Vol. 16 Issue 3
How Guillain-Barré Syndrome Affects Function
There was a picture of the patient on the hospital wall, taken just a few weeks earlier. Standing with his family at the beach, he appeared dripping wet, perhaps from a swim in the ocean. It was hard to believe that the man in the picture could be the same one in the hospital bed, the one with the ventilator rhythmically breathing for him.
Named for two French neurologists who first described it, Guillain-Barré Syndrome, or GBS, is a rapidly progressive form of polyneuropathy. The time from onset to the period of maximum impairment can be four weeks or less.
Typically, it begins with distal paresthesias. Following that, distal weakness in the lower extremities appears, later ascending to the arms and face. This weakness, which is relatively symmetrical and results in flaccid paralysis, is always more pronounced than the sensory changes. Many cases of GBS are mild. However, severe cases may find the motor cranial nerves and trunk muscles involved. Nearly one third of all patients will require mechanical ventilation.
Since GBS often occurs during or after an infection, it is postulated that it is an immune-mediated disorder. Essentially, the body is attacking its peripheral nerves. Certain viral and bacterial infections, as well as surgery and immunizations, have been implicated as possible triggers.
The annual incidence of GBS is approximately 1 person per 50,000. There is a slightly greater occurrence in men than women, and it is more common with increasing age.
Although not all of the details are known regarding the pathogenesis of GBS, it appears that circulating antibodies bind to the myelin of the Schwann cell in the peripheral nervous system. Fibers of the autonomic nervous system, which are also myelinated, may not be spared. Macrophages, responding to the inflammatory signals, demyelinate the nerve, beginning at the nodes of Ranvier. As the macrophages work, chemicals such as free oxygen radicals and proteases are released. This can lead to a more extensive injury than demyelination alone, as these substances can damage the axon. Eventually, a repair process begins. Schwann cells divide and remyelinate the nerves. Approximately 80-90 percent of people will have a full recovery thanks to this regenerative process.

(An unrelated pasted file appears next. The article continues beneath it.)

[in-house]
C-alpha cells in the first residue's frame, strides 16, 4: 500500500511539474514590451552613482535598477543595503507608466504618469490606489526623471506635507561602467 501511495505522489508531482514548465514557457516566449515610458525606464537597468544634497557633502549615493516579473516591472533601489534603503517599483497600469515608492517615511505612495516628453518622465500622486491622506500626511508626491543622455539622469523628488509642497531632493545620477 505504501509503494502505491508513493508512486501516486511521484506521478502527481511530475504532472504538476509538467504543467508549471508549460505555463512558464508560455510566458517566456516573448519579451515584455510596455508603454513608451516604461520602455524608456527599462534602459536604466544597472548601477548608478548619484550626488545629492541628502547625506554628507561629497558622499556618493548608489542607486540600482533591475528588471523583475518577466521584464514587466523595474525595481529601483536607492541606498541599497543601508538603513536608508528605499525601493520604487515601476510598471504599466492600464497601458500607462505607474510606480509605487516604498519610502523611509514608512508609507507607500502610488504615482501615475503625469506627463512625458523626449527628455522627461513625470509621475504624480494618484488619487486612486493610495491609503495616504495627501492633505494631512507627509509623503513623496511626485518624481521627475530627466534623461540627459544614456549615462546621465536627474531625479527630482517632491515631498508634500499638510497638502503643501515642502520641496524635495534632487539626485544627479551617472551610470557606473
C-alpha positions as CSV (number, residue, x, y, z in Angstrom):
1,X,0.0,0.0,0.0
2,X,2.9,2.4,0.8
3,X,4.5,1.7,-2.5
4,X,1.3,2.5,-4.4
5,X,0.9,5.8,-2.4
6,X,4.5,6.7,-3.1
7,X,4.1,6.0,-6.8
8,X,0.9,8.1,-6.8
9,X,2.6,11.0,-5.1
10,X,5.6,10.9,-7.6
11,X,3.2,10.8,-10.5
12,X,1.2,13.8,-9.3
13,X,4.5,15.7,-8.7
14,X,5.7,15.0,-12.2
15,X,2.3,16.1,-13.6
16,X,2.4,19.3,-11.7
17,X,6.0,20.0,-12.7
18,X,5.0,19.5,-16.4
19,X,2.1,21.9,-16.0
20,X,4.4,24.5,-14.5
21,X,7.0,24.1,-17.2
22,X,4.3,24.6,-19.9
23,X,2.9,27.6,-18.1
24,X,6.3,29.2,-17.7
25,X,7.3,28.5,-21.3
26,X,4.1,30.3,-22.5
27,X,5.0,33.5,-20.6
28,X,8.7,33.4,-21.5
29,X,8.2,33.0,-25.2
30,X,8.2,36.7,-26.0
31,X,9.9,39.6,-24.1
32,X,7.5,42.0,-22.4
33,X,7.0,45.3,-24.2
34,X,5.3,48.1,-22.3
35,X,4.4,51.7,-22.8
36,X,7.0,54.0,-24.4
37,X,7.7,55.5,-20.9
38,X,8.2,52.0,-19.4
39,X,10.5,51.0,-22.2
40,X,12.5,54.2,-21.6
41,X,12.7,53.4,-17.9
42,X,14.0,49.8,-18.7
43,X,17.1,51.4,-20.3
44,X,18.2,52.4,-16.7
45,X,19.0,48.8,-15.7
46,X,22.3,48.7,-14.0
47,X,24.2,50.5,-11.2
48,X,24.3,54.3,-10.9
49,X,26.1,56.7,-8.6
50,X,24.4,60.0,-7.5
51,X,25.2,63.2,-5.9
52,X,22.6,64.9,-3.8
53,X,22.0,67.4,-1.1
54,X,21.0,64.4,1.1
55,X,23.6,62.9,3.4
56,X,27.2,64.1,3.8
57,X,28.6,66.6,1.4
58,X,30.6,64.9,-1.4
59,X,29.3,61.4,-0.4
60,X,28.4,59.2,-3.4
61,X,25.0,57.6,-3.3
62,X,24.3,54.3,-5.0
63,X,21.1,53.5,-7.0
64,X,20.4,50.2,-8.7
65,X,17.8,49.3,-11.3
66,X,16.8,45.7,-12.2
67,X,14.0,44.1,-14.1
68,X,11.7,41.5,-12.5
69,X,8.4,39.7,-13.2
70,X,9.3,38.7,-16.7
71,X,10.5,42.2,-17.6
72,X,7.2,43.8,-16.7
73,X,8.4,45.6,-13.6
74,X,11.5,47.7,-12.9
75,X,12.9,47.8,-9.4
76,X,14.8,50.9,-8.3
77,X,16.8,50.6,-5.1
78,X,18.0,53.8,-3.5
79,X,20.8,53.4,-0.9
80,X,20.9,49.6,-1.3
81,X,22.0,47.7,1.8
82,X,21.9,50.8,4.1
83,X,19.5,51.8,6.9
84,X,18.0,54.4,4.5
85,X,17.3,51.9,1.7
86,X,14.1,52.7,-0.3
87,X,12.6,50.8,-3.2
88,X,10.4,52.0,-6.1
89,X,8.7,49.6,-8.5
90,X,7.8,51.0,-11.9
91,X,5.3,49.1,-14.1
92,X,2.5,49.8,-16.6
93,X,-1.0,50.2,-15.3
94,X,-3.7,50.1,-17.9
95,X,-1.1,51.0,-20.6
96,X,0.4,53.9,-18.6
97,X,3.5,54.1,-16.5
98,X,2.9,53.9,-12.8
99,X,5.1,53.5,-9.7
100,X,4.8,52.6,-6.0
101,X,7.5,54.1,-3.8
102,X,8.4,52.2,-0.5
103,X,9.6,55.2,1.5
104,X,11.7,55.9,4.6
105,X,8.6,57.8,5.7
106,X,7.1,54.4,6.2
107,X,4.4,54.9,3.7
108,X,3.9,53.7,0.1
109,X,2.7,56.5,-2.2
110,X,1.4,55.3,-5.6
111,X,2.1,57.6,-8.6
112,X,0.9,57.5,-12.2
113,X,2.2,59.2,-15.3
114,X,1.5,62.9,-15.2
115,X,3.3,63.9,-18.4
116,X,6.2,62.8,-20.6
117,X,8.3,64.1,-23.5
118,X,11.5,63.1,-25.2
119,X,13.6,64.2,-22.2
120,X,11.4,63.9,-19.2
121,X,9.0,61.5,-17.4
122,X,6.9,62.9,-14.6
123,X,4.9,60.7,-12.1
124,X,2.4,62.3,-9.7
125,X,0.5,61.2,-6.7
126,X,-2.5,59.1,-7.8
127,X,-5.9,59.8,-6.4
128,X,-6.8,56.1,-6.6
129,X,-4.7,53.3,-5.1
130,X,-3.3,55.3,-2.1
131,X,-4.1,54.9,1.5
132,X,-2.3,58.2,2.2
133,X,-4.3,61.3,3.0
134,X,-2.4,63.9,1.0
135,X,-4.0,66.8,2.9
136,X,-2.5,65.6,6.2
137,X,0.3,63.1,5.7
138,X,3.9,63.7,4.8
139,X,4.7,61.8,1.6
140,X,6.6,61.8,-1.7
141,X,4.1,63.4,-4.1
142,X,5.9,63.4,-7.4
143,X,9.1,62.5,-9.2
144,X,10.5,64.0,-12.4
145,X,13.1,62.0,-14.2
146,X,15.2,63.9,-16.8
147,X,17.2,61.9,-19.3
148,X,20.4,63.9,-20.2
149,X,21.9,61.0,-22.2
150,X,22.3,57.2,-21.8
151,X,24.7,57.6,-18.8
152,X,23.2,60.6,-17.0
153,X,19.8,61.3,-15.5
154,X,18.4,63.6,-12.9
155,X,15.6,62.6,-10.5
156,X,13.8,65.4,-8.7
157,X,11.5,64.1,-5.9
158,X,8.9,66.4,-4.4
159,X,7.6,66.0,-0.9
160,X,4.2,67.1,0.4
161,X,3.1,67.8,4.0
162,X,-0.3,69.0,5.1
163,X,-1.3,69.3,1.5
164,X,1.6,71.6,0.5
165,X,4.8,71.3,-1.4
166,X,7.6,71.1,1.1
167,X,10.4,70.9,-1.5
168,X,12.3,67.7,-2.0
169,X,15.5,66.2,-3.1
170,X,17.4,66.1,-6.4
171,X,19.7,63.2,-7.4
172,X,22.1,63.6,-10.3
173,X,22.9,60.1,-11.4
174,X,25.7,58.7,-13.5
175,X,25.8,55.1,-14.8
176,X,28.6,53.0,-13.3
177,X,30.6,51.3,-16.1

The National Institute of Neurologic and Communicative Disorders and Stroke has developed criteria to aid in the diagnosis of GBS. These include progressive weakness in more than one extremity and loss of deep tendon reflexes, both of which must be present. Additional diagnostic procedures include withdrawing cerebrospinal fluid to look for an elevated albumin level, and a nerve conduction velocity test to check for slowing and a decreased amplitude.
Besides the sensory loss, absence of deep tendon reflexes and ascending flaccid paralysis, autonomic changes also might be present. These could include tachycardia, arrhythmias and hypotension. In up to 10 percent of cases, a recurrent form of GBS occurs. This can lead to confusion with chronic immune demyelinating polyneuropathy, or CIDP, which usually progresses over a period of months, as opposed to GBS, the acute form, which progresses over a period of weeks.
About half of the cases result in the progression stopping after two weeks. In up to 90 percent of the cases, the progression stops by four weeks. Once the progression stops, a static phase appears, lasting two to four weeks. Recovery then begins in a proximal to distal fashion. It may take months or even years for recovery, and roughly 10-20 percent of patients may be left with residual neurological deficits.
A severe case of GBS represents a medical emergency. Should respiratory paralysis develop, the patient will require mechanical assistance to breathe. Physical therapy starts early on with range-of-motion exercises to maintain joint mobility, being careful to stay within the patient's pain tolerance. Goodman et al, in Pathology: Implications for the Physical Therapist, recommend neuromuscular facilitation techniques be integrated into active and resistive exercises as the paralysis decreases and function returns.
Communicating with the patient who has GBS and is on a ventilator may be challenging. Besides muscle weakness preventing him from being able to write, or to mouth words, he might also be receiving medication to prevent him from fighting the vent, medication that might further impede his ability to respond. The therapist should remember that even though the patient is not responding, he might still be listening.
Some patients on the vent might be able to communicate via blinking their eyes or mouthing words. Adaptive devices, such as specially modified call buttons to contact the nurse, might be appropriate to augment the patient's communication.
Less than 5 percent of patients with GBS die. The vast majority are admitted to the hospital with the disease and, through a team effort involving the hospital staff, as well as the patient and often family members, will eventually return home. They may require a wheelchair or scooter (hopefully for just a short time), and possibly some home modifications. For many, however, that turn of events from healthy individual to paralysis will eventually become just a bad memory as they regain their strength, and like my patient, pick up where they suddenly left off.
Goodman, C., Boissonault, W., & Fuller, K. (1998). Pathology: Implications for the Physical Therapist. 2nd edition. Philadelphia: W.B. Saunders.
Porth, C. (2002). Pathophysiology. 6th edition. Philadelphia: Lippincott.
• For more information, contact the Guillain Barr Syndrome Foundation International, a nonprofit organization, through its Website, www.guillain-barre.com
Bob Feldman teaches physical therapy at Widener University, Chester, PA.